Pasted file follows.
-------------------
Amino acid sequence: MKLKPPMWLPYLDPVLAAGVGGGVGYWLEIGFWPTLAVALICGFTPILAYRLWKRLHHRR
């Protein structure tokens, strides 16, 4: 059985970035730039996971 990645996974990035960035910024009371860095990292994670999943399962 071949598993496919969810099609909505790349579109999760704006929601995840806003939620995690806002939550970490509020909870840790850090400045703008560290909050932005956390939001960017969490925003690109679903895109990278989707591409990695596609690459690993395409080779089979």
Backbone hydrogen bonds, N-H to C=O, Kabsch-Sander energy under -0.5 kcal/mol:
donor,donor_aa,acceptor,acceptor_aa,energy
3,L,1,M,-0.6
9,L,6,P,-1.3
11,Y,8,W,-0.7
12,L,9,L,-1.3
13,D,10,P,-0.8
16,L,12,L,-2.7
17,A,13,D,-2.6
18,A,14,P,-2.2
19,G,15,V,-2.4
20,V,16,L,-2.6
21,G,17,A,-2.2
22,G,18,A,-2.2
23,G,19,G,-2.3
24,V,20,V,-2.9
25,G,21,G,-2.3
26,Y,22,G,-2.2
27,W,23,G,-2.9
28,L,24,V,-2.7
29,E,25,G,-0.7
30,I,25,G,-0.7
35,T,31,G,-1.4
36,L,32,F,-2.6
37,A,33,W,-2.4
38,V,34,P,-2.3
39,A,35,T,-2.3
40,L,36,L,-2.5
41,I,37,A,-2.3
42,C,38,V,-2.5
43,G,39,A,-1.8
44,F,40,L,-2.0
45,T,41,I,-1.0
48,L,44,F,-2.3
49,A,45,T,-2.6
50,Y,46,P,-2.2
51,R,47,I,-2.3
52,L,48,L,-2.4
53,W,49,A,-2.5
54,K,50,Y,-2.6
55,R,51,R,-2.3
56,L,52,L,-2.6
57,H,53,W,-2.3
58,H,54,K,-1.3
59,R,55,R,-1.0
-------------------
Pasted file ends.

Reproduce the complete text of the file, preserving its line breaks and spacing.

Amino acid sequence: MKLKPPMWLPYLDPVLAAGVGGGVGYWLEIGFWPTLAVALICGFTPILAYRLWKRLHHRR
């Protein structure tokens, strides 16, 4: 059985970035730039996971 990645996974990035960035910024009371860095990292994670999943399962 071949598993496919969810099609909505790349579109999760704006929601995840806003939620995690806002939550970490509020909870840790850090400045703008560290909050932005956390939001960017969490925003690109679903895109990278989707591409990695596609690459690993395409080779089979």
Backbone hydrogen bonds, N-H to C=O, Kabsch-Sander energy under -0.5 kcal/mol:
donor,donor_aa,acceptor,acceptor_aa,energy
3,L,1,M,-0.6
9,L,6,P,-1.3
11,Y,8,W,-0.7
12,L,9,L,-1.3
13,D,10,P,-0.8
16,L,12,L,-2.7
17,A,13,D,-2.6
18,A,14,P,-2.2
19,G,15,V,-2.4
20,V,16,L,-2.6
21,G,17,A,-2.2
22,G,18,A,-2.2
23,G,19,G,-2.3
24,V,20,V,-2.9
25,G,21,G,-2.3
26,Y,22,G,-2.2
27,W,23,G,-2.9
28,L,24,V,-2.7
29,E,25,G,-0.7
30,I,25,G,-0.7
35,T,31,G,-1.4
36,L,32,F,-2.6
37,A,33,W,-2.4
38,V,34,P,-2.3
39,A,35,T,-2.3
40,L,36,L,-2.5
41,I,37,A,-2.3
42,C,38,V,-2.5
43,G,39,A,-1.8
44,F,40,L,-2.0
45,T,41,I,-1.0
48,L,44,F,-2.3
49,A,45,T,-2.6
50,Y,46,P,-2.2
51,R,47,I,-2.3
52,L,48,L,-2.4
53,W,49,A,-2.5
54,K,50,Y,-2.6
55,R,51,R,-2.3
56,L,52,L,-2.6
57,H,53,W,-2.3
58,H,54,K,-1.3
59,R,55,R,-1.0